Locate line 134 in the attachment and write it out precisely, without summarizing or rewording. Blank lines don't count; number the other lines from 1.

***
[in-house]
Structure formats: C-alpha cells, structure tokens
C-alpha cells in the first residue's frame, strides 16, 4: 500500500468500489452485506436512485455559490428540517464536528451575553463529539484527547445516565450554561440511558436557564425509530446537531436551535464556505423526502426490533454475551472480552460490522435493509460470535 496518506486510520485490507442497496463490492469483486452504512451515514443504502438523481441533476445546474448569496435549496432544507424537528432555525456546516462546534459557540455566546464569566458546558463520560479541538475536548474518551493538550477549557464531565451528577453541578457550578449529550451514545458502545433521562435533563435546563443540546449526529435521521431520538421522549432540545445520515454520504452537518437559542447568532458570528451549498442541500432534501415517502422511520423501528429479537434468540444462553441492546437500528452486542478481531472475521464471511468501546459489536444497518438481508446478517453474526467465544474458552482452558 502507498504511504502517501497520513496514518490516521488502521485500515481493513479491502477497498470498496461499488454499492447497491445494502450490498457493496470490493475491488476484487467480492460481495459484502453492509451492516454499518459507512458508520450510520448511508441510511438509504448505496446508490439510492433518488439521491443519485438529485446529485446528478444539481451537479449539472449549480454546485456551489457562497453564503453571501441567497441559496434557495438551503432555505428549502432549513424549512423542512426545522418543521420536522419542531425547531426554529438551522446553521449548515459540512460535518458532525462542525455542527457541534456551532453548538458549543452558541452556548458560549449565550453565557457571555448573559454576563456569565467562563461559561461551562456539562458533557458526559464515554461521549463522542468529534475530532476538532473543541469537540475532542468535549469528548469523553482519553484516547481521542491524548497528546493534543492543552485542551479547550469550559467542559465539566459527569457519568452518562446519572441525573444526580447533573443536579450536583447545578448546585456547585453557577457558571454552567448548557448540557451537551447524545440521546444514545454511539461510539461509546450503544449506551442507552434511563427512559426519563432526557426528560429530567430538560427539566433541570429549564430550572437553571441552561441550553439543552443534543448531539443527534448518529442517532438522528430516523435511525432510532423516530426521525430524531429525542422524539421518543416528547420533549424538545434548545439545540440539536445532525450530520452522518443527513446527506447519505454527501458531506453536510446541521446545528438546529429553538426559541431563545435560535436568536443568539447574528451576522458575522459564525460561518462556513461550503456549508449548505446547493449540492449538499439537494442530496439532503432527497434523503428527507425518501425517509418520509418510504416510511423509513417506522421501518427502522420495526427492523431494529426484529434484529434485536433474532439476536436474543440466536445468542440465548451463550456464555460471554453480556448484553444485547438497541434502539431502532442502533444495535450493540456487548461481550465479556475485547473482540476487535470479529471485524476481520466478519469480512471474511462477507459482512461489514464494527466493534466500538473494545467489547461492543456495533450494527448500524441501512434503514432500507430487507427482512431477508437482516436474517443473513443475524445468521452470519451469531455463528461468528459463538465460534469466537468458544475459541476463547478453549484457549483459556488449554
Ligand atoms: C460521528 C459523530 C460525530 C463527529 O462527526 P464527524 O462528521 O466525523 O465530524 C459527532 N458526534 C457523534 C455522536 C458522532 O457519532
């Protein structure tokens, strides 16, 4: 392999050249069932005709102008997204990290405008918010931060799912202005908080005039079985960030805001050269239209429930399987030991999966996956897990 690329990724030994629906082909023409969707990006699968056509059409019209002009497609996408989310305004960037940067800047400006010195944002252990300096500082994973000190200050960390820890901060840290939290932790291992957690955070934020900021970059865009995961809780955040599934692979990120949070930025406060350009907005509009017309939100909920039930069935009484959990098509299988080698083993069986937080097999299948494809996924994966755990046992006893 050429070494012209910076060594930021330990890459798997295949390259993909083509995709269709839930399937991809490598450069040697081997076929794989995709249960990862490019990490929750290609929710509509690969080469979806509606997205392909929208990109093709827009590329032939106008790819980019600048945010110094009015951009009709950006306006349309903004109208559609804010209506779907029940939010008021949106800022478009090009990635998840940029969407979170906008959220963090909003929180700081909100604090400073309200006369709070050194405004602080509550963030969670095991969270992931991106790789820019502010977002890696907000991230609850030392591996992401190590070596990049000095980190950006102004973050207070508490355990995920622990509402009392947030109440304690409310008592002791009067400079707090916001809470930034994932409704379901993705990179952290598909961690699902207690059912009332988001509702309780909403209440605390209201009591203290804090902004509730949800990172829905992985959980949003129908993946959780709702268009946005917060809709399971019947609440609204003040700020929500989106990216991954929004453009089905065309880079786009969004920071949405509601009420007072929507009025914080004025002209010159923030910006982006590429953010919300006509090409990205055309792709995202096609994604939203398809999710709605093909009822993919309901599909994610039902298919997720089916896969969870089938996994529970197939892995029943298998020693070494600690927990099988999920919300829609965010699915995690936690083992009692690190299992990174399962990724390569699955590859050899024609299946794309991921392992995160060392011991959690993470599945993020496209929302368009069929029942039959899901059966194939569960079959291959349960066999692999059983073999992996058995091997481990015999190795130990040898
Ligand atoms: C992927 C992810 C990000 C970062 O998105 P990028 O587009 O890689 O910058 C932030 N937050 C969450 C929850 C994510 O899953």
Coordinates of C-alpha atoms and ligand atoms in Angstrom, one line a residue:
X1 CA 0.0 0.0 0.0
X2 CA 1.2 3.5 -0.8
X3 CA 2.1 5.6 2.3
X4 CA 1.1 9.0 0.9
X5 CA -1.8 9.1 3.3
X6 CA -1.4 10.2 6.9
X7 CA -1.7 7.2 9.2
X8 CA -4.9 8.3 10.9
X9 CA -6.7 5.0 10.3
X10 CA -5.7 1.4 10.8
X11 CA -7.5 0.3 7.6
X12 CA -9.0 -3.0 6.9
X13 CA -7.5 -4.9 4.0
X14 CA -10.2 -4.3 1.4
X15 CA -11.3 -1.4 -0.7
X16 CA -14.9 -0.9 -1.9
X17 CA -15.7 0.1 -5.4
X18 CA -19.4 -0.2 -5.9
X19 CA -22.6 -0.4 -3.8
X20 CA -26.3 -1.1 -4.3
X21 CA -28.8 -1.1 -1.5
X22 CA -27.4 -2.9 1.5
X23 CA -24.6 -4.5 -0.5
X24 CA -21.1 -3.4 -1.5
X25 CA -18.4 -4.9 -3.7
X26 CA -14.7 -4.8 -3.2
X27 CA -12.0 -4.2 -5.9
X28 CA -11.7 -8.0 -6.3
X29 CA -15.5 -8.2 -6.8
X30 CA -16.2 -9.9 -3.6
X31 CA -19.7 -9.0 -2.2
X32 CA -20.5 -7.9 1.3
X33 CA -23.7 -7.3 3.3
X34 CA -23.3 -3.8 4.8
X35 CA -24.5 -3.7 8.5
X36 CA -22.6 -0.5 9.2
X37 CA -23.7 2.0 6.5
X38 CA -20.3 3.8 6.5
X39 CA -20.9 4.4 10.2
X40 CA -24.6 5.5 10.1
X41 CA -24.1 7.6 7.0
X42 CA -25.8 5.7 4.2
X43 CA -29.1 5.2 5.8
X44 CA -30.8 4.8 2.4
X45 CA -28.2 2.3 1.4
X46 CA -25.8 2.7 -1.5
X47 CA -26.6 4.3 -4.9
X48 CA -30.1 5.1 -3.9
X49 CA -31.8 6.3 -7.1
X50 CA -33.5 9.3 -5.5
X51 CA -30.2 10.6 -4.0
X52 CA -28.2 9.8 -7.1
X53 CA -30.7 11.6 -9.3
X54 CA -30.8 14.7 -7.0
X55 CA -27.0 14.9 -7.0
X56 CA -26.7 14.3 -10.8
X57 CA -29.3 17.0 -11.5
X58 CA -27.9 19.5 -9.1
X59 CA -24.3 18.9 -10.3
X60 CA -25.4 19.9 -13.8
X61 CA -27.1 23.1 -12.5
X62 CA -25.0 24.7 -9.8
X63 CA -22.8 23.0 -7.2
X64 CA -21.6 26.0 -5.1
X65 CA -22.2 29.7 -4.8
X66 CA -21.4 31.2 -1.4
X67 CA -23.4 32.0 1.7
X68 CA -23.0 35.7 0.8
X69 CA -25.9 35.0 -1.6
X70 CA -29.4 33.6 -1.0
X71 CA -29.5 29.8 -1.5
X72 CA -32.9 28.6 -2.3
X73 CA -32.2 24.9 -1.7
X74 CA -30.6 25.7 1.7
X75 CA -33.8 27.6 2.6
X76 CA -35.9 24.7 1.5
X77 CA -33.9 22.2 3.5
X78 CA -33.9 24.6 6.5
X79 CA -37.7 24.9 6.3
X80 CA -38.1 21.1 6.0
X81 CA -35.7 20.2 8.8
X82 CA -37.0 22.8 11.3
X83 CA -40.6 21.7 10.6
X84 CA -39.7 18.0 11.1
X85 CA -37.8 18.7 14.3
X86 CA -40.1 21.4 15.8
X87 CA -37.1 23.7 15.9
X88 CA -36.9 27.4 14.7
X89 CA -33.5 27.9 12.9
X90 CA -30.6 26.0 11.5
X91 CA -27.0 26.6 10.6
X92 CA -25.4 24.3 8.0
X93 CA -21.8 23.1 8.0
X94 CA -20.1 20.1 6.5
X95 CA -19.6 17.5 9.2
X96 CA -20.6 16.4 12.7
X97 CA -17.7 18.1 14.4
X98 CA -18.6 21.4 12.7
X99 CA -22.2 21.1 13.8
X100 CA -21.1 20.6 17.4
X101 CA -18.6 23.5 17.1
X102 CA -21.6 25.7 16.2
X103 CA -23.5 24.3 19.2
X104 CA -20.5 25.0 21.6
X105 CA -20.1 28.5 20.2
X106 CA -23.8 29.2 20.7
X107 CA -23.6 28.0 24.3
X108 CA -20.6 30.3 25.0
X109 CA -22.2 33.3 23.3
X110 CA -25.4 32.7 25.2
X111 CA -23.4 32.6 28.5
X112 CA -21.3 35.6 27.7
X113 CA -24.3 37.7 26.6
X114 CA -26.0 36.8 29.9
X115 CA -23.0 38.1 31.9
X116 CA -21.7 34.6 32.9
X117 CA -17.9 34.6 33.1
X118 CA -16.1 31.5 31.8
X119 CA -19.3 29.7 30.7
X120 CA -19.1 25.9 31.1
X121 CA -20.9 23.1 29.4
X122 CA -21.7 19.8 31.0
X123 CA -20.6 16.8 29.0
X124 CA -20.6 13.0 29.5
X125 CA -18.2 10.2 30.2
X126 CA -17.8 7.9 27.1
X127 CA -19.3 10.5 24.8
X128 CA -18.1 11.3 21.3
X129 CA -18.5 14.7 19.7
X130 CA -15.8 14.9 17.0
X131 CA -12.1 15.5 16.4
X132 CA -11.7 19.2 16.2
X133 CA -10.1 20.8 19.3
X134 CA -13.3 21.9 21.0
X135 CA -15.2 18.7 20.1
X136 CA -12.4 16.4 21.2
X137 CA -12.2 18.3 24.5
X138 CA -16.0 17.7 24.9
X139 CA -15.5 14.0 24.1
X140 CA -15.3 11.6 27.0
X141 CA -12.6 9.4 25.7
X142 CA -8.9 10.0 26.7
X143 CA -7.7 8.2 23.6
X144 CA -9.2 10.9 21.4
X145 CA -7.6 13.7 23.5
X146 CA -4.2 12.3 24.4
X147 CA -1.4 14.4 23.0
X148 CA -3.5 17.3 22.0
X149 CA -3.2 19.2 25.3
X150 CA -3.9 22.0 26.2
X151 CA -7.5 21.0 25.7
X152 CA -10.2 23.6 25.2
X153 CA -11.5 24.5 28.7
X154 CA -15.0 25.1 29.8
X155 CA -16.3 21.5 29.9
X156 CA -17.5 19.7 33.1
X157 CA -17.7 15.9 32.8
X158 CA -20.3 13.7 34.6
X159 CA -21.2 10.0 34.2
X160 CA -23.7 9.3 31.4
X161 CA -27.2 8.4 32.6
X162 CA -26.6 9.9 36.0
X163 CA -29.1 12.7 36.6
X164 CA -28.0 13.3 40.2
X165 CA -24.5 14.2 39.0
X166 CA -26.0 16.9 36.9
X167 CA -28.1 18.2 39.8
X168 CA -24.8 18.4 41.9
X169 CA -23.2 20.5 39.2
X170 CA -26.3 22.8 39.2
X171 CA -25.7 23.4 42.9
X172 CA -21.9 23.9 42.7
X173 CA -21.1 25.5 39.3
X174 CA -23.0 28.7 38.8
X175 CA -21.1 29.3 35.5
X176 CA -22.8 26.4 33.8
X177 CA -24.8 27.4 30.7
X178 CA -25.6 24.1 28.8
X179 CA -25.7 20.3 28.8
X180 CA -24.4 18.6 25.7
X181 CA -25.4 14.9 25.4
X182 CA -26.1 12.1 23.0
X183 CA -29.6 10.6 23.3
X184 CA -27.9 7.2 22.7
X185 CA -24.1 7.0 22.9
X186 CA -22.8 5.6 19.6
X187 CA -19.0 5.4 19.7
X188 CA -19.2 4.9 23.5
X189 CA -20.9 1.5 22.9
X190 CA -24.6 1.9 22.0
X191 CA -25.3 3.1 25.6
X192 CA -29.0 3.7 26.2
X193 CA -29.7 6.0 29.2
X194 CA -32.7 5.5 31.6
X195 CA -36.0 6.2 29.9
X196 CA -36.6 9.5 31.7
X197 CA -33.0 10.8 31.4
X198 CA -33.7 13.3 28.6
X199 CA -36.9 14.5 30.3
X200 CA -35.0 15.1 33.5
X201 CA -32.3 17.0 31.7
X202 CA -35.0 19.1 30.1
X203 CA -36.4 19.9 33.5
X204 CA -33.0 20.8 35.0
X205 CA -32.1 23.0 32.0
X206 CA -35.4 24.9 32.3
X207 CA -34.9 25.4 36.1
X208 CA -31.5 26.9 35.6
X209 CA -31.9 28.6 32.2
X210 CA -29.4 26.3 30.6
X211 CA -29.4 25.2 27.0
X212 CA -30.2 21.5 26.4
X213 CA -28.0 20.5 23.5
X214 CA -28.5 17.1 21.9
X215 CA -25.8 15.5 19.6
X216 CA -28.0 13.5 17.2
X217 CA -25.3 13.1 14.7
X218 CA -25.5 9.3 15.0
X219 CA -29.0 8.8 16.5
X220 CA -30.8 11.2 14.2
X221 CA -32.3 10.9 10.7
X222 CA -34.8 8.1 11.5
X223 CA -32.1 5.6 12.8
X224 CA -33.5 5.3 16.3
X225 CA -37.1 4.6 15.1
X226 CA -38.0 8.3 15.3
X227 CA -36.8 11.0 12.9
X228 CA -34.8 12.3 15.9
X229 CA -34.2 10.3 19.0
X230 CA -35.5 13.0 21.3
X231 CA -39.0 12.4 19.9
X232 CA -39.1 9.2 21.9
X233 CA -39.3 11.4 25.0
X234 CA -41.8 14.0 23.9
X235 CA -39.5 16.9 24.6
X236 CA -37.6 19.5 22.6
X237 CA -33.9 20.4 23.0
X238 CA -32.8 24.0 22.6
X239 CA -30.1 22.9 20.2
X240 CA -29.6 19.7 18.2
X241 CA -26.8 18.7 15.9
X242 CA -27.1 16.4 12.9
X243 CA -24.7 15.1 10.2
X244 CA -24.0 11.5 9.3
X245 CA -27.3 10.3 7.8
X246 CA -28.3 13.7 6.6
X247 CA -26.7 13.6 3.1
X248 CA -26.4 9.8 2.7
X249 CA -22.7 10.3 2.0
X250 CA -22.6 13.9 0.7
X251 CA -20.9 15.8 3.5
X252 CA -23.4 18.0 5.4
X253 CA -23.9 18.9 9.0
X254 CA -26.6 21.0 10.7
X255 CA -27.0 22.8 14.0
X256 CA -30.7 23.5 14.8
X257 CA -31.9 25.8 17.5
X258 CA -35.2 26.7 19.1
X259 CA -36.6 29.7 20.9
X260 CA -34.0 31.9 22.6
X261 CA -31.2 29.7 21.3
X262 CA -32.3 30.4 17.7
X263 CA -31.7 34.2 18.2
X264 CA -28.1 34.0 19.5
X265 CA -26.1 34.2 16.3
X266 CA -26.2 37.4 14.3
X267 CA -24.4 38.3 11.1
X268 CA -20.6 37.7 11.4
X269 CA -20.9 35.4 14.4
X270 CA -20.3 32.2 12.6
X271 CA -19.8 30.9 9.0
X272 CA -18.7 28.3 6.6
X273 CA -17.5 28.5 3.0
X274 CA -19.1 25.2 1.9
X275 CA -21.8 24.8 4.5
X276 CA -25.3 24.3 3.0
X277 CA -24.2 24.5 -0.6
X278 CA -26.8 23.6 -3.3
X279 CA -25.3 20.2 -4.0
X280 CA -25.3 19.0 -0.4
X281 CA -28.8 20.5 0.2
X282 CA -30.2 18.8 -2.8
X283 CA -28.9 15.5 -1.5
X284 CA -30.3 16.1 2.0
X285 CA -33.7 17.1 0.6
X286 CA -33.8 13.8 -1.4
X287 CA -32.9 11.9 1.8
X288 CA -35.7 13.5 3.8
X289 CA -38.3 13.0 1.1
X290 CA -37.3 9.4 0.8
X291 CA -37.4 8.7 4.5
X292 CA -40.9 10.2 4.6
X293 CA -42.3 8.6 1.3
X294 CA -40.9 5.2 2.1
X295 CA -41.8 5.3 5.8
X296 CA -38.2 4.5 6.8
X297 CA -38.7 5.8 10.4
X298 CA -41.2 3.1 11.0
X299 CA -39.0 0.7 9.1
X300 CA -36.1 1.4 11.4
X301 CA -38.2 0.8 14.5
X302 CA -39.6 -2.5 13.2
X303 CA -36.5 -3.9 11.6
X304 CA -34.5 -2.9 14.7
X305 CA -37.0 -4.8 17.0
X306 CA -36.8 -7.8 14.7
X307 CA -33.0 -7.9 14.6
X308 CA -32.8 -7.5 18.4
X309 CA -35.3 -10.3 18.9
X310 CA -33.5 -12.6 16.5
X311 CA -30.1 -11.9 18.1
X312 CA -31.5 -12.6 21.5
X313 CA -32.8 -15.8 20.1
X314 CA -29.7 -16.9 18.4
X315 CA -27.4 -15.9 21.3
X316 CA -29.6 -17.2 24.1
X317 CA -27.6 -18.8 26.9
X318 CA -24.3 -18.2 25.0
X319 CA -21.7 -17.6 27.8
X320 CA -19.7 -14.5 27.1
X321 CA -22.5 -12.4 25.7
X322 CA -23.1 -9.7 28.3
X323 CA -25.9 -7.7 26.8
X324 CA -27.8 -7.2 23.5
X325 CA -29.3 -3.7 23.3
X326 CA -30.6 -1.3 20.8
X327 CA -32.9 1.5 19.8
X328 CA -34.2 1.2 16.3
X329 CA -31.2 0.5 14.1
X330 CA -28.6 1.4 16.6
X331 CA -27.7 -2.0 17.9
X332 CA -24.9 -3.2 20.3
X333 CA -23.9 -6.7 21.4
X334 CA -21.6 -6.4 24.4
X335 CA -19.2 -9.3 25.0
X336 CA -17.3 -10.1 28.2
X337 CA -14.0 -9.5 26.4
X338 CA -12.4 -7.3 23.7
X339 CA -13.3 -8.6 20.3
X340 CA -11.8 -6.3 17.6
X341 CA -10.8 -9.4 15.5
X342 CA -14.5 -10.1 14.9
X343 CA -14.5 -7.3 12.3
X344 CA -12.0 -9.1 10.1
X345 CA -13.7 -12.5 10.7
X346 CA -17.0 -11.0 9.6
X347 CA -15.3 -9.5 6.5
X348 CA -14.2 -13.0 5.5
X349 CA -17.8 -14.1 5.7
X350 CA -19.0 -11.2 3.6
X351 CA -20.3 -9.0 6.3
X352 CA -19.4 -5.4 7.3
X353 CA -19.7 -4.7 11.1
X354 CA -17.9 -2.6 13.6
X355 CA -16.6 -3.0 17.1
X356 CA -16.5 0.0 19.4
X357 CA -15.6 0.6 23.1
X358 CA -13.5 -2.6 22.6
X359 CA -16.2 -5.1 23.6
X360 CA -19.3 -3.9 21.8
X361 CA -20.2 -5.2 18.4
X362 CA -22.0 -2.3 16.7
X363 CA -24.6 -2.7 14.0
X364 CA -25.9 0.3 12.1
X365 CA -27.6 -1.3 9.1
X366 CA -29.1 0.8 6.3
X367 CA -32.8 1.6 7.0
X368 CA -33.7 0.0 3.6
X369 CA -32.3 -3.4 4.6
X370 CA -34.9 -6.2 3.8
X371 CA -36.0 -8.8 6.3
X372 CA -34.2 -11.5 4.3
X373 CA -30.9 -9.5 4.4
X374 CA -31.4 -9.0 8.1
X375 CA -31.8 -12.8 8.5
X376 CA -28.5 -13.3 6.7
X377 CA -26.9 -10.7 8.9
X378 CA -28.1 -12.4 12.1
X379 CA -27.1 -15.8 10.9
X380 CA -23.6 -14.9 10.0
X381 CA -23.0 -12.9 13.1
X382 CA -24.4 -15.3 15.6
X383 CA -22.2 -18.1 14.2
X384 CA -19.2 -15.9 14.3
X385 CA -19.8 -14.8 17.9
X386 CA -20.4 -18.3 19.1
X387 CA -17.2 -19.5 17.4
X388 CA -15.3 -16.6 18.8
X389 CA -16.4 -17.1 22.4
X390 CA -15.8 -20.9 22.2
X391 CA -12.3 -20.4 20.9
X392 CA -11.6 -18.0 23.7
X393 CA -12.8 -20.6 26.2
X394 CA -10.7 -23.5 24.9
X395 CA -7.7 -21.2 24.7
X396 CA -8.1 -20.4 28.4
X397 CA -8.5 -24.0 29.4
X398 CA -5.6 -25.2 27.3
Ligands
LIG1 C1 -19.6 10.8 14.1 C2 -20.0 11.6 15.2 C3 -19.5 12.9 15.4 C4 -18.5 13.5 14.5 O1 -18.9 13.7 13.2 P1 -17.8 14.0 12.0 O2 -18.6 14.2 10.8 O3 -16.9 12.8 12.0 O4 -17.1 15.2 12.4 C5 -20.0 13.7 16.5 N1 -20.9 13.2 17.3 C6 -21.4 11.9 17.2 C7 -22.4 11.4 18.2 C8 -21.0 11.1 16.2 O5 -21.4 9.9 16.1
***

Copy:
X127 CA -19.3 10.5 24.8